Sweeney's Oakcrest Tavern
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JM ate the chicken teriyaki burger with a lemonade.
John R. ate the grilled chicken sandwich with a diet Dr Pepper.
John W. ate the pork tenderloin sandwich with small fries and a soda.
Nichole ate the special grilled cheese with a cup of chili and two Winter Skals.
Rose ate the ribeye sandwich with a caffeine free diet Coke.
We split two orders of onion rings.
The bill was $60, or $12/person, plus tip.
JM and Nichole gave Sweeney's Oakcrest Tavern an A-; John, John W. and Rose gave Sweeney's Oakcrest Tavern a B+ (see our grading rubric).
Sweeney's is tucked away on Old Middleton Rd. across from Knoche's, which is where they get their burger meat. The place was full. The warmth and wood paneling made Rose and John feel like they'd walked into a bar in Black River Falls. As a personal bonus, this visit let us finally make it up to John W. for the Segredo-meal-that-wasn't.
Fortunately, food was both available and decent. John W.'s pork tenderloin sandwich with BBQ sauce had good flavor and was tender; it was nothing spectacular, but a fine sandwich nonetheless.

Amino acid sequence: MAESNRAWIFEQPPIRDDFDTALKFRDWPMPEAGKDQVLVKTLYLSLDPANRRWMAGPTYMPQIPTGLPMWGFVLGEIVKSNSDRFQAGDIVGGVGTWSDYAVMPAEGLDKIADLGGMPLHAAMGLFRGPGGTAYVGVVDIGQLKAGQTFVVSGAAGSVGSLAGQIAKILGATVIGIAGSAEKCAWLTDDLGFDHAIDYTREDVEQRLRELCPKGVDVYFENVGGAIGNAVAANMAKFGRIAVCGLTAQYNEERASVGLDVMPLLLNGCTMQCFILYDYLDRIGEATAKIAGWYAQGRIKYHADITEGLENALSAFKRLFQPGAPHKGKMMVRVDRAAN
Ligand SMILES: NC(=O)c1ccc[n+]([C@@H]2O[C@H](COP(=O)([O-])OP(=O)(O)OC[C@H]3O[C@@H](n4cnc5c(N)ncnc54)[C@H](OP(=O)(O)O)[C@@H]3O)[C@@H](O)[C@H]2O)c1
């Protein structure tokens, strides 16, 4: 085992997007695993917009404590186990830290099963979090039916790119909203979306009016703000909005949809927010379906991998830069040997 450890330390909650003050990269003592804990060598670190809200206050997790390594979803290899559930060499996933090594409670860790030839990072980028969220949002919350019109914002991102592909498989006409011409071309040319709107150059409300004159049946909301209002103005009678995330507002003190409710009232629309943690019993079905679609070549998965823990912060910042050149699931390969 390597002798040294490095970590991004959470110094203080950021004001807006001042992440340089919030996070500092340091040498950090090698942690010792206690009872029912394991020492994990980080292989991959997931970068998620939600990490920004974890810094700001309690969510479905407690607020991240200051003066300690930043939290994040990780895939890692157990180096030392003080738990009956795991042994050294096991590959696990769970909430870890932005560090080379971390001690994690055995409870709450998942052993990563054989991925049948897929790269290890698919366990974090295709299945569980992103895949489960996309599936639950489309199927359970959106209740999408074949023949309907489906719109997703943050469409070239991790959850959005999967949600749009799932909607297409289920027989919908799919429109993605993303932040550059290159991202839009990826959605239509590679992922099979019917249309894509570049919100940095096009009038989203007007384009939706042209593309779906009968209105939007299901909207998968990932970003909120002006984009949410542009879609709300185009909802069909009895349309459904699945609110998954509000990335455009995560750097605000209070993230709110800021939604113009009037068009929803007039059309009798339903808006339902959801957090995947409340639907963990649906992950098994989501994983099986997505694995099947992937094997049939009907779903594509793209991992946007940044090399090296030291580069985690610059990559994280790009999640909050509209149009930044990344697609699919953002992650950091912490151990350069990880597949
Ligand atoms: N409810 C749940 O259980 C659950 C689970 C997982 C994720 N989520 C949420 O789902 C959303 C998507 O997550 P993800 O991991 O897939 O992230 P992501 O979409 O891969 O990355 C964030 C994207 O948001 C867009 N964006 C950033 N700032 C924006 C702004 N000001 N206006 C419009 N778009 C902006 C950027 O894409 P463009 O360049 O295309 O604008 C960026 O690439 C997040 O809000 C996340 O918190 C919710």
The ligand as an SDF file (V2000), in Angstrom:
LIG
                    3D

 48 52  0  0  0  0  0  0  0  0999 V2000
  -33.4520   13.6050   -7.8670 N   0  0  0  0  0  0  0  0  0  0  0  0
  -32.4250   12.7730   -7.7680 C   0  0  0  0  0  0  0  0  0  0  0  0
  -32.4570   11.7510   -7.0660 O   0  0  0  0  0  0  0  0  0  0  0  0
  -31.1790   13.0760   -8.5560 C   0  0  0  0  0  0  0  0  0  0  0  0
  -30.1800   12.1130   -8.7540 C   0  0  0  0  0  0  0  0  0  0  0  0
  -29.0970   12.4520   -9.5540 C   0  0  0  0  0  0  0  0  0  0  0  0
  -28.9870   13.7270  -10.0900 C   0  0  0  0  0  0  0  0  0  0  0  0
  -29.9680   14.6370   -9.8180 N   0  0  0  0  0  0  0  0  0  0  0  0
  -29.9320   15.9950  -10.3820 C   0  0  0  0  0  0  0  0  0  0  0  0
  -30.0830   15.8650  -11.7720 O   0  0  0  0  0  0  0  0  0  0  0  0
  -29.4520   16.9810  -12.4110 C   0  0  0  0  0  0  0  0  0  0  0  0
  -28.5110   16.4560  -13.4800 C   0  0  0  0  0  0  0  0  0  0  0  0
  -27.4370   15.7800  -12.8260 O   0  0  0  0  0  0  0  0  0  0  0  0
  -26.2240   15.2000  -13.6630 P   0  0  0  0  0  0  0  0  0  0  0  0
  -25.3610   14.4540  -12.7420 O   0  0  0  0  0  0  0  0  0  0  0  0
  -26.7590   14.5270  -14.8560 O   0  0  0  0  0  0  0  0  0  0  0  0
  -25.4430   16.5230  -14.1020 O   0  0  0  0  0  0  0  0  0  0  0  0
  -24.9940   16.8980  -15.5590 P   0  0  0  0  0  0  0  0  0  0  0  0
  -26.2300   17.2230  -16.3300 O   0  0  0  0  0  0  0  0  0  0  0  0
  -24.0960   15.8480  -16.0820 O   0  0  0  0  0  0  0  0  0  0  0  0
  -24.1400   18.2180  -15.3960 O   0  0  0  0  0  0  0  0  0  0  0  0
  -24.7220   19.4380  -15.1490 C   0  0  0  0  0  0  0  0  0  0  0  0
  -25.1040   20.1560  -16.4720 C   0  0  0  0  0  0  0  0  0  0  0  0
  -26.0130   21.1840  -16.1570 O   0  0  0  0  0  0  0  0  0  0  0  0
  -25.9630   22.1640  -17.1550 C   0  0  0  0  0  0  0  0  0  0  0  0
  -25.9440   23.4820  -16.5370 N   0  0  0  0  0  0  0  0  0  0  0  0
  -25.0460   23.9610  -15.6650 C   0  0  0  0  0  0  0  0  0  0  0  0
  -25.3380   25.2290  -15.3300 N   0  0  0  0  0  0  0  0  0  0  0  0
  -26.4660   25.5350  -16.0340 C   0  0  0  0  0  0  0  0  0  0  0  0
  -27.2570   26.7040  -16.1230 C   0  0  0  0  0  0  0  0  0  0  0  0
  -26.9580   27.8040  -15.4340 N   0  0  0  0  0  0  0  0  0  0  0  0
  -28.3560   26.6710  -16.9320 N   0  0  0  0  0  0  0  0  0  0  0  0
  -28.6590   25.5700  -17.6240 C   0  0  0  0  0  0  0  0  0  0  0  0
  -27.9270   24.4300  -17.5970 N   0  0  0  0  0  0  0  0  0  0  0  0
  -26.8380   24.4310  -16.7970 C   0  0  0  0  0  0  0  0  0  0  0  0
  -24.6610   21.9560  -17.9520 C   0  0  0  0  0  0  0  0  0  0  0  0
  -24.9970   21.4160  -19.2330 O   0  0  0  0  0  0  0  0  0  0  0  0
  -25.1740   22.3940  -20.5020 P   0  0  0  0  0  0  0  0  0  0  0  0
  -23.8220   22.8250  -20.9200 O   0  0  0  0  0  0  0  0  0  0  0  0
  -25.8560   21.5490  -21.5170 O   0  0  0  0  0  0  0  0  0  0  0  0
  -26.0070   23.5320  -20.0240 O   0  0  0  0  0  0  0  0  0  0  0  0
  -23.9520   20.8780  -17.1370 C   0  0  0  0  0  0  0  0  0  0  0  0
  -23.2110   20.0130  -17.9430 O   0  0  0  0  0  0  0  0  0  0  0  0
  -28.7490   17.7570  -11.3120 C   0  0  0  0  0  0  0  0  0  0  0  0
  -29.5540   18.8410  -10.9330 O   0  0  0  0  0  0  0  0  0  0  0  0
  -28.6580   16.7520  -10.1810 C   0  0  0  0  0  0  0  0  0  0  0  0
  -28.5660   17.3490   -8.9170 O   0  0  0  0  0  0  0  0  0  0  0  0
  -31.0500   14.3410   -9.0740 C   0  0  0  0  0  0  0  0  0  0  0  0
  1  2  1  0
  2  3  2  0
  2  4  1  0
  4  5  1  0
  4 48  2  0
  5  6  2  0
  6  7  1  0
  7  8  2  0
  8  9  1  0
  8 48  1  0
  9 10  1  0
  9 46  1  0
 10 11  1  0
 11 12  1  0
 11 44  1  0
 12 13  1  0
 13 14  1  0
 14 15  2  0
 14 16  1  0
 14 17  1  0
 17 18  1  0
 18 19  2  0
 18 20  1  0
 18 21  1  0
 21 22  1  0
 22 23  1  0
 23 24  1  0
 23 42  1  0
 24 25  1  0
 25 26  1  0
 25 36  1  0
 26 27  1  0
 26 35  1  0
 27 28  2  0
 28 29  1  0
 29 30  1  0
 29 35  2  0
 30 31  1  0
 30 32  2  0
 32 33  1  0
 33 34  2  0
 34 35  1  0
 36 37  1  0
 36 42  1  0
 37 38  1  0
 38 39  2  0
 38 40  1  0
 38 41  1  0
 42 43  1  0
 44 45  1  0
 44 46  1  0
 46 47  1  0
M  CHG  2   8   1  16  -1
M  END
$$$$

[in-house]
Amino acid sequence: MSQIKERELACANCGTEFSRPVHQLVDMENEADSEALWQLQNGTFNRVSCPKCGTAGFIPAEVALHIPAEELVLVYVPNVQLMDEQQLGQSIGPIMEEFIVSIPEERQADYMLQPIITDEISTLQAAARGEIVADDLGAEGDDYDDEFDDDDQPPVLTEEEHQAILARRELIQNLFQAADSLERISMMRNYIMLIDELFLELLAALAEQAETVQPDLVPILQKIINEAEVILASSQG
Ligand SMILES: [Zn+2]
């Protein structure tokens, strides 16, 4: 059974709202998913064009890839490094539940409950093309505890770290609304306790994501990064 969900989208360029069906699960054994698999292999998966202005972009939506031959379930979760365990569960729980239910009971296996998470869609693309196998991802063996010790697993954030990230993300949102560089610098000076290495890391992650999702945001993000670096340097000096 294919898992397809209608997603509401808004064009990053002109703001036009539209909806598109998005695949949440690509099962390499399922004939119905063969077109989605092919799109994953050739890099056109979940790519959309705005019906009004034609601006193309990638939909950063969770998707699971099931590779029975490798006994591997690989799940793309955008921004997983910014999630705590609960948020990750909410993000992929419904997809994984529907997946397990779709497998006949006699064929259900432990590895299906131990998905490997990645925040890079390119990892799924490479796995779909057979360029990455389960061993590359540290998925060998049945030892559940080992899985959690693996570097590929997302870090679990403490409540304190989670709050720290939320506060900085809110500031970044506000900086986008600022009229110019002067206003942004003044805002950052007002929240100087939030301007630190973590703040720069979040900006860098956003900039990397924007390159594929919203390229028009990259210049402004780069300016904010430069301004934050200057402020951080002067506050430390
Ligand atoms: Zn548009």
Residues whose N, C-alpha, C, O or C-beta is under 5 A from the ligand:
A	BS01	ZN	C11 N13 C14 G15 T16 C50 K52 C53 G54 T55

Rose and John happened to order exactly the same thing they got at Slice's, the last neighborhood bar we visited. John's chicken sandwich had real grill lines and was better than average. He would have liked a slice of tomato but was happy there was no mayo. Rose's ribeye was cooked medium as as she requested, and again she wished for a steakknife, but it was hard to catch the server's eye. Deja vu?
Because no one could convince JM to order another summer sausage sandwich (though it's on Sweeney's menu too) he and Nichole didn't repeat their Slice-o-history. Instead, he got a chicken teriyaki sandwich. It was sweet and fruity all the way around. A thick slice of grilled pineapple was a welcome taste of summer as the snow fell outside.
Nichole's special grilled cheese was two kinds of cheese and all kinds of good. The cup of chili was packed with beef and tomatoes and light on the kidney beans.
We liked that the sandwich menu was a la carte, rather than the basket-with-cheap-potato-chips model common at bars. We therefore splurged on two orders of onion rings, which were sweet and salty in a cornmeal batter.
The menu is broad, and includes a surprising number of seafood options (clam strips, Wednesday and Friday fish fry, salmon as Caesar salad add, and sandwiches with tilapia, salmon, or grouper), and cookies from La Brioche True Food for dessert. Sweeney's is worth a look.